SYLVIA:  My dad is an engineer on a scientific research vessel.  He’s the head engineer and takes care of a lot of things on the ship.  He’s really opposite of me in some ways because I would never be able to learn those things.  I always wanted to be an inventor when I was growing up.  As for my mother – she does a lot of different things like landscaping, seamstress work, and clothing design.  But she is mainly a florist.  My mom went to fashion school along with my sister and they designed a line of clothing together that was featured at one of the summer festivals on Martha’s Vineyard.  I was there for that last year.  There were like many people wearing clothing my mom and sister had designed and they were walking the red carpet, which was really exciting.  She has a really creative side. 

WSOP:  What would you be doing as a career if not for poker?
SYLVIA:  My sister talked to me and she suggested I be an actuary.  That might be what direction I would go.  My one sister has a civil engineering degree and I am like her, which is kind of the analytical type, whereas my other sister is a designer, which I am so jealous of.  I think being an artist is so incredible.  I can do a lot of things with numbers.  But when it comes to drawing figures or something like that, it is not happening.

WSOP:  Aside from possibly winning the World Championship – which changes everything, perhaps -- do you see yourself being as involved in the game in ten years, as you are now?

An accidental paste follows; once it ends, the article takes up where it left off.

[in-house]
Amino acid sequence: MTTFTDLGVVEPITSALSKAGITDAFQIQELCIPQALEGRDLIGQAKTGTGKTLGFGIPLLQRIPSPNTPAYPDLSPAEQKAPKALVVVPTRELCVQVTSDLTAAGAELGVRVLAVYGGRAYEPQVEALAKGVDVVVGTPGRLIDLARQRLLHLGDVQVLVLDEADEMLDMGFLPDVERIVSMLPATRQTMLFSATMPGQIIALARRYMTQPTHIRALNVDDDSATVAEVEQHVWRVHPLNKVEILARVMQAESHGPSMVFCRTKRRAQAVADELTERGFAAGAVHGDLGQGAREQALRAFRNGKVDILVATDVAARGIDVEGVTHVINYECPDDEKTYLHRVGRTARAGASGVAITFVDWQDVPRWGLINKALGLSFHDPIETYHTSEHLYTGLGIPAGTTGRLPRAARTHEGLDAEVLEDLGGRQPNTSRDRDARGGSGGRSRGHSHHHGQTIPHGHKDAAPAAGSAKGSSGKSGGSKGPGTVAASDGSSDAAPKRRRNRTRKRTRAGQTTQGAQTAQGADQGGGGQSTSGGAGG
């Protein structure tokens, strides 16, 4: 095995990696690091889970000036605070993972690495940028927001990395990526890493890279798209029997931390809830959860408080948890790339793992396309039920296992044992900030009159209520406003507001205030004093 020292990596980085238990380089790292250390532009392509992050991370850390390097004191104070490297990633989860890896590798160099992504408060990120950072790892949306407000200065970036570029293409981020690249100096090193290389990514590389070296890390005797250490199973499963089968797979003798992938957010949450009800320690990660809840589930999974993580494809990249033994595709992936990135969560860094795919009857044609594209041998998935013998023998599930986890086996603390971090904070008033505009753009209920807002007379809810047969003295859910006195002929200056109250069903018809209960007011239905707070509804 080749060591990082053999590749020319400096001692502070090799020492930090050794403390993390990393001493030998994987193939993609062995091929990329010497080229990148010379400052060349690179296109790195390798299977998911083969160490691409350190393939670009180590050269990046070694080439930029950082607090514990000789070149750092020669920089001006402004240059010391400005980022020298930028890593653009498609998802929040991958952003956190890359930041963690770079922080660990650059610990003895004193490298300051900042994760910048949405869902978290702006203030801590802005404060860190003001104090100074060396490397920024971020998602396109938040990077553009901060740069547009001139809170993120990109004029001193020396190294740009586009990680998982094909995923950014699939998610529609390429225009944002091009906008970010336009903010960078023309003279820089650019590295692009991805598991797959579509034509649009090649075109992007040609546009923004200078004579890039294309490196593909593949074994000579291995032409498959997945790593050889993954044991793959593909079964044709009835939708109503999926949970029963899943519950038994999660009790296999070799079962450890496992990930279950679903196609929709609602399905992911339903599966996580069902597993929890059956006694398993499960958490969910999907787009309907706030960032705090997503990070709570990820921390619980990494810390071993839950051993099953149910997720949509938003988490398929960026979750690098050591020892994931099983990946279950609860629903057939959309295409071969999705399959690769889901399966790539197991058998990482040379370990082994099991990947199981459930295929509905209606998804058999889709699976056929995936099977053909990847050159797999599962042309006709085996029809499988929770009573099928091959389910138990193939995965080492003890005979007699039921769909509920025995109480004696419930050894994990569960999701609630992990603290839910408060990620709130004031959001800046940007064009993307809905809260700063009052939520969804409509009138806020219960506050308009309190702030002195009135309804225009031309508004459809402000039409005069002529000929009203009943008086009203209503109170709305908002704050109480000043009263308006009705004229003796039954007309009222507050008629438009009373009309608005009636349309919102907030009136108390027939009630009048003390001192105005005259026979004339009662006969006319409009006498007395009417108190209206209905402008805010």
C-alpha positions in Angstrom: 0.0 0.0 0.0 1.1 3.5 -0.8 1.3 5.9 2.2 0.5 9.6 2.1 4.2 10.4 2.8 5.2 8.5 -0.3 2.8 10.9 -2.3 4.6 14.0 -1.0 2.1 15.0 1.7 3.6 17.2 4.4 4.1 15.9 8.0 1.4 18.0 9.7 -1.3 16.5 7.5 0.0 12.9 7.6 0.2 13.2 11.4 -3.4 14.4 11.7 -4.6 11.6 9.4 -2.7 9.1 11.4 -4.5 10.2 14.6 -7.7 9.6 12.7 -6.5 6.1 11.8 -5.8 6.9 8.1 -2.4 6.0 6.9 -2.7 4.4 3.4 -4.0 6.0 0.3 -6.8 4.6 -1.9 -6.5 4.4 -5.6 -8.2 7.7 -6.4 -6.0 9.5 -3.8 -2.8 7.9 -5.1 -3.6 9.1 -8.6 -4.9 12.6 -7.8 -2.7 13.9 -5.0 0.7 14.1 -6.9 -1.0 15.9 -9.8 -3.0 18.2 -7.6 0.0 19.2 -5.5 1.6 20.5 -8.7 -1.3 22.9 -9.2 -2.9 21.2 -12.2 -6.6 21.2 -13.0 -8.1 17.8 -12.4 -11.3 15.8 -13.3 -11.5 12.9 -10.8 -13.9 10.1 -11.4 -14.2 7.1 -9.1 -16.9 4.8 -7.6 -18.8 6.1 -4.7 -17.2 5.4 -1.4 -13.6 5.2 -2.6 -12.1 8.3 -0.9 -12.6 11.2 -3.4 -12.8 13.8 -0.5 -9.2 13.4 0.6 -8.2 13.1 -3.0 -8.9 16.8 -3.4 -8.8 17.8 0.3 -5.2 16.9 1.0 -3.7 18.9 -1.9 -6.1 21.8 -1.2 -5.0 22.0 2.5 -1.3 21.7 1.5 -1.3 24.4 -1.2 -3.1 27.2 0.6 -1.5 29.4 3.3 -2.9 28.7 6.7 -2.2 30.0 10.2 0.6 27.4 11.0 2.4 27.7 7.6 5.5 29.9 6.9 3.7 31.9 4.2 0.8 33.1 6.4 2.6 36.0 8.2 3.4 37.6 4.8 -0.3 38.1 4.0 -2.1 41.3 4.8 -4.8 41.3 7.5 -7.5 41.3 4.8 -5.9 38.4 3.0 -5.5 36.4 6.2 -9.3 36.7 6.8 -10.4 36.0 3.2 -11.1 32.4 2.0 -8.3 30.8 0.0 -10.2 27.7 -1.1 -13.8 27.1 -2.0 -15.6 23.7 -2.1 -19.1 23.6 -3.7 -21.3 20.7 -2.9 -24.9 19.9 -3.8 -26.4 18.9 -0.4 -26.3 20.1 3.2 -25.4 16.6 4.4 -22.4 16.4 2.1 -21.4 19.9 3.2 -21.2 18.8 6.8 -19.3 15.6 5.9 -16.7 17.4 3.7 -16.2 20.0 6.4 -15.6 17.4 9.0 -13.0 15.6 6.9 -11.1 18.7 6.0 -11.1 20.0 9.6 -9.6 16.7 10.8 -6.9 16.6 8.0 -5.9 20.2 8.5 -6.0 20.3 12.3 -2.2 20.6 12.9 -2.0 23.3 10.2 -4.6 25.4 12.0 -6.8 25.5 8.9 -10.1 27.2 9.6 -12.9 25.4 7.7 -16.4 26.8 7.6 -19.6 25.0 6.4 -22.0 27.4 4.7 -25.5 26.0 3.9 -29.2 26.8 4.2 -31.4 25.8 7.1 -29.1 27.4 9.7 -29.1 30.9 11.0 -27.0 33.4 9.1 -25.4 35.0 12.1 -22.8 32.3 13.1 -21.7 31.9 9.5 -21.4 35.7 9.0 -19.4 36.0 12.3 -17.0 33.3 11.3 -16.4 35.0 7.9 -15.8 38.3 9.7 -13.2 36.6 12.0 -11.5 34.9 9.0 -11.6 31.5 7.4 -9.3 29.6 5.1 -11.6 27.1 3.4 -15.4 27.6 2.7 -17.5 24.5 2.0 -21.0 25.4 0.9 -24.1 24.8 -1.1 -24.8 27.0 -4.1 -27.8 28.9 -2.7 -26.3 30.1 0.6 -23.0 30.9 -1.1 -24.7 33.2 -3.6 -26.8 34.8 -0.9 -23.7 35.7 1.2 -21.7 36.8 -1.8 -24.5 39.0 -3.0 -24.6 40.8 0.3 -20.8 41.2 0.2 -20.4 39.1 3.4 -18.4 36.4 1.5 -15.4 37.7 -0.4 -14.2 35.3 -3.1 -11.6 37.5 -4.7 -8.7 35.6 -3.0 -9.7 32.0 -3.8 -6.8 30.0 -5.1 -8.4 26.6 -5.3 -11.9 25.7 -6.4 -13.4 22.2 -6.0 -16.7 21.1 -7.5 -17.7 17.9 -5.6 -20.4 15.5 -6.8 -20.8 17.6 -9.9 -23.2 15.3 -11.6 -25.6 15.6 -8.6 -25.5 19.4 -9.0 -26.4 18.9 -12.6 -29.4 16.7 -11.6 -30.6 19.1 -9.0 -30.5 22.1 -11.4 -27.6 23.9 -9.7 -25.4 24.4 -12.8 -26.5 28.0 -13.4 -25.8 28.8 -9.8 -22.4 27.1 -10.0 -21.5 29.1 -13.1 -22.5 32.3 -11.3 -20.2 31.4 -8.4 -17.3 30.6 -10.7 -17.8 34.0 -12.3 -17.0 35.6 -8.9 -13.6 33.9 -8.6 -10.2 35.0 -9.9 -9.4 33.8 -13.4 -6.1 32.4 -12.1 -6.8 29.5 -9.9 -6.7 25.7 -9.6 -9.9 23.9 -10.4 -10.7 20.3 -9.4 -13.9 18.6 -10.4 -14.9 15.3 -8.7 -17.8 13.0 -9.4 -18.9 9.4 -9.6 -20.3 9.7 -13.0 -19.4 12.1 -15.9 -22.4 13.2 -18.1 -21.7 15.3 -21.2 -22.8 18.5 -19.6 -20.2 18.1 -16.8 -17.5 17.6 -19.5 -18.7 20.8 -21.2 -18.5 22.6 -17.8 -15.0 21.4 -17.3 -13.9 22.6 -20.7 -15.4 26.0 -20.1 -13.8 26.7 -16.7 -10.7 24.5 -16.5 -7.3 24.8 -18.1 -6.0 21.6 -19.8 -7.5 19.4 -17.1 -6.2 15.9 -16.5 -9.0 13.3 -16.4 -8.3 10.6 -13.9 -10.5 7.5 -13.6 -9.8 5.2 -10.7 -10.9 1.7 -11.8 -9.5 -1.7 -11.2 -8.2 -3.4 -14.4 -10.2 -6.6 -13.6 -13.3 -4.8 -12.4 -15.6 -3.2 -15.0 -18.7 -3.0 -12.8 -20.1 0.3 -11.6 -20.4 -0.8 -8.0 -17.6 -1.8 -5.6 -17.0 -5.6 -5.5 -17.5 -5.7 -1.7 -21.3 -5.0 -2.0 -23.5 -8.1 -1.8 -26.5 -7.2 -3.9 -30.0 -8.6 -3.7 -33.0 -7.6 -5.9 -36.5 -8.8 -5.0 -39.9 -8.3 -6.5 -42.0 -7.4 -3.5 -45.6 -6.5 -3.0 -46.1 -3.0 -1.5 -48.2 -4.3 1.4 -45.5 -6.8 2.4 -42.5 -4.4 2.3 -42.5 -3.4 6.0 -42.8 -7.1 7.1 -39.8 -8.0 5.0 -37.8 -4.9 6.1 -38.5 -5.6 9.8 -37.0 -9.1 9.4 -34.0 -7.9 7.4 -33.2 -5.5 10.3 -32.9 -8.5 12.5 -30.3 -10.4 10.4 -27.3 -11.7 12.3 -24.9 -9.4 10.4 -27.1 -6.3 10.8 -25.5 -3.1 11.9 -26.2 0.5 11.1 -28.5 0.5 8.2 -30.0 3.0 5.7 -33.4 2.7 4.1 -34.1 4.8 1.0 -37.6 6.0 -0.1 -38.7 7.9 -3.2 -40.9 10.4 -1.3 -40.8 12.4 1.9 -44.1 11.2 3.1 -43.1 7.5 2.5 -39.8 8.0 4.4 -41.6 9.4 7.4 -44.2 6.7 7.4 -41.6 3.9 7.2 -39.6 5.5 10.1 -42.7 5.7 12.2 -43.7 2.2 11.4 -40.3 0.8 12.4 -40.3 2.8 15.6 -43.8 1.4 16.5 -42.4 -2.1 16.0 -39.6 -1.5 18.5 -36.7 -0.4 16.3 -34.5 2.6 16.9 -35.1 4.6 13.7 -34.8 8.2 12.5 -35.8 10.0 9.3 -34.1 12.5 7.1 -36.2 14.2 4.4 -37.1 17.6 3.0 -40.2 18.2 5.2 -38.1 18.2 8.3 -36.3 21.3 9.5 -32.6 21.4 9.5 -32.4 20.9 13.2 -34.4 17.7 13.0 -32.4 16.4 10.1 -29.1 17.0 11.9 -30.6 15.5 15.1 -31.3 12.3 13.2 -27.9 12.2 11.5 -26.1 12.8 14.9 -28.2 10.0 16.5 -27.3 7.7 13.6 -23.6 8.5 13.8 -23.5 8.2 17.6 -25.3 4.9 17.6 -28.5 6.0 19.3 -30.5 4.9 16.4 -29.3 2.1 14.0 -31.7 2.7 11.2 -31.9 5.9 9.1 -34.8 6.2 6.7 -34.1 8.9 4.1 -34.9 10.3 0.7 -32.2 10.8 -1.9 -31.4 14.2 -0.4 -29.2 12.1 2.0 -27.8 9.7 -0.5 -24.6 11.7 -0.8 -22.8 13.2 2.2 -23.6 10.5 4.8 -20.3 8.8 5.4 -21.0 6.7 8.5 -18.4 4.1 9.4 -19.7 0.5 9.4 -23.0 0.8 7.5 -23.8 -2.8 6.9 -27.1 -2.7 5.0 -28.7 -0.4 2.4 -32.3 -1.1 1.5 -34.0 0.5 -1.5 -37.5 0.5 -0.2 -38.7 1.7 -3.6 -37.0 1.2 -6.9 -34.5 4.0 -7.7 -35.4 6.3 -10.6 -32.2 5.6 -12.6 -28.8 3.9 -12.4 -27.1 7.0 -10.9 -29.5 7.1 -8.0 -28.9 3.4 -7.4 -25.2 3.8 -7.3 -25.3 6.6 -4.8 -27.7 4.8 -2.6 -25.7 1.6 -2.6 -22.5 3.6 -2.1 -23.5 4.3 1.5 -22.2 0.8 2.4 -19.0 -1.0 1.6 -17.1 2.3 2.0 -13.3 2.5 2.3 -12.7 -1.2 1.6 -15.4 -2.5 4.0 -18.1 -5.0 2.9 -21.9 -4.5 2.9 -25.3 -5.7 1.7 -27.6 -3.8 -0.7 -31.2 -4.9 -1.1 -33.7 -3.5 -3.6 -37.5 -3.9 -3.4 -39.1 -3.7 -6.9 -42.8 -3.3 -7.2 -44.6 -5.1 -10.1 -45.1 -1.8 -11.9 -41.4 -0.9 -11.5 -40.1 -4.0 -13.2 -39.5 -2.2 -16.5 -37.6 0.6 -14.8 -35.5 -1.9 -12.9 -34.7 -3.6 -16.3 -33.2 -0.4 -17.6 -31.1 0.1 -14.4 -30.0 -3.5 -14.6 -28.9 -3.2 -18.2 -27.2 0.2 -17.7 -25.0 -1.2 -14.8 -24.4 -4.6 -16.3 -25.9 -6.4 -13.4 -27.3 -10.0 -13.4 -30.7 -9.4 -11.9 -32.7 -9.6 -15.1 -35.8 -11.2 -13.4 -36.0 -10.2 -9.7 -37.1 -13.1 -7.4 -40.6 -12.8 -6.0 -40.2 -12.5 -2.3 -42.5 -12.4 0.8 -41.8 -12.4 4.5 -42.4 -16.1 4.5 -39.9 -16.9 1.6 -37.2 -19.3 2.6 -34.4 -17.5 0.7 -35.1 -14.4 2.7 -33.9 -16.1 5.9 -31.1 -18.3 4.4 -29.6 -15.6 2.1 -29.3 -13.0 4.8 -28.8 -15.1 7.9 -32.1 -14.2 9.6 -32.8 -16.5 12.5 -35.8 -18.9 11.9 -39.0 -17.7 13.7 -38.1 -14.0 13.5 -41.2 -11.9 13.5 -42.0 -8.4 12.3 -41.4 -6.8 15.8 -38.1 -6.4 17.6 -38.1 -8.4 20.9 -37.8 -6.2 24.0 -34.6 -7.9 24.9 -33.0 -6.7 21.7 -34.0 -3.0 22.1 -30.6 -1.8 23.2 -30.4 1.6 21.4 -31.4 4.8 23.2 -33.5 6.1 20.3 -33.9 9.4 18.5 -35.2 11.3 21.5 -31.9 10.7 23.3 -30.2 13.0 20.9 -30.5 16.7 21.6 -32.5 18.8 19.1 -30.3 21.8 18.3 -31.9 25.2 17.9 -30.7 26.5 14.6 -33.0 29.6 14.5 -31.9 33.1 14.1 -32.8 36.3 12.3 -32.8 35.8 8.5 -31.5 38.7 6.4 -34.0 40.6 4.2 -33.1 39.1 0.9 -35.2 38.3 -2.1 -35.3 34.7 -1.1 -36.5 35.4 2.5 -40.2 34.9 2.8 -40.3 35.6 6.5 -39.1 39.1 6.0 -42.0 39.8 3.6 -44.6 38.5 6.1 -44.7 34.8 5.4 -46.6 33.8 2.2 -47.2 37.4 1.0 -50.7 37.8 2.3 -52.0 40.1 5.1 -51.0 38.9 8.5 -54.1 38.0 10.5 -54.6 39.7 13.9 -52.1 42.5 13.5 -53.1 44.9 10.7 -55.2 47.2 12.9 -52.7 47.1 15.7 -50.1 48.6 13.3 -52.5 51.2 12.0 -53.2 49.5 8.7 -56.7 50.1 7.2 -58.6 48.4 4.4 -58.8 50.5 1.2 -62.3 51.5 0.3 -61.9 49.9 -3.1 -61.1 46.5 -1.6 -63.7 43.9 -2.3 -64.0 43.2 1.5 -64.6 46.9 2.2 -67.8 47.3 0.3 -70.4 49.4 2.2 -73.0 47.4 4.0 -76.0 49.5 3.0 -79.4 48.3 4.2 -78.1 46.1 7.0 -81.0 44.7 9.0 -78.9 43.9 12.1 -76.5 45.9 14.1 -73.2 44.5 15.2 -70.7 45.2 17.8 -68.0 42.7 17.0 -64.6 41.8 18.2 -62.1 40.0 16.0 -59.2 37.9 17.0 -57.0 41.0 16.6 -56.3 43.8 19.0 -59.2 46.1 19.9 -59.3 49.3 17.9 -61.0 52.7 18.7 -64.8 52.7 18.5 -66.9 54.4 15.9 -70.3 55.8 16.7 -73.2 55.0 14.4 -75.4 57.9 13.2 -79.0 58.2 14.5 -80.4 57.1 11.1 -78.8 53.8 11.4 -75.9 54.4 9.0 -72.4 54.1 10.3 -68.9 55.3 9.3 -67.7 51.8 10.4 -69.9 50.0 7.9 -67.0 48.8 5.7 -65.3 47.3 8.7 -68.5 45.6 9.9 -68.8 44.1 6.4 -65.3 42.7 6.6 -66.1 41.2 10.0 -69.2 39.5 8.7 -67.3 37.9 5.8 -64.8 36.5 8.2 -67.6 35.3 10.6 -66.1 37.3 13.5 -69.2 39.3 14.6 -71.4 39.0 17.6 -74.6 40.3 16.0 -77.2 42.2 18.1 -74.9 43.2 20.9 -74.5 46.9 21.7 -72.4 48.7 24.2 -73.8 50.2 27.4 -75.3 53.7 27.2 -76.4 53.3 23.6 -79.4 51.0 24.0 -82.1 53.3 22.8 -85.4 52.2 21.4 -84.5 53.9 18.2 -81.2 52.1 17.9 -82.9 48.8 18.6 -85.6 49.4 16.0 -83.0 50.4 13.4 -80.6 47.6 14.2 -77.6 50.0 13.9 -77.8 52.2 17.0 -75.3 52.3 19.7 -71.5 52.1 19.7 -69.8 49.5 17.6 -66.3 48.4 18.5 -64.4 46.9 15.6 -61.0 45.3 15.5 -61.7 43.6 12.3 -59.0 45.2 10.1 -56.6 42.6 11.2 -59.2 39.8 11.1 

SYLVIA:  I always want to be involved in the game.  But I am not sure I want to be grinding it out every day ten years from now.  I told myself that I will play the WSOP every year that I can, because it’s so different.  It’s not like going out to the casino every day.  It’s much more exciting as it builds and builds as you get closer to a gold bracelet.  Cash games are not really like that.  So, I will probably always play the WSOP.  But I also hope I get to the point in my life where I am financially stable enough to do other things and not have to depend on poker for all my income. 

WSOP:  What other things would you be interested in doing?
SYLVIA:  I am interested in going to film school.  I still plan to move to Los Angeles and get involved in film.  If I can make it a little deeper, I can take more time off.  Film school is something I really want to do a lot.  I am interested in writing scripts, and perhaps direct.  I do not have the production part of it down, yet.  But, we’ll see.

WSOP:  What are your favorite movies?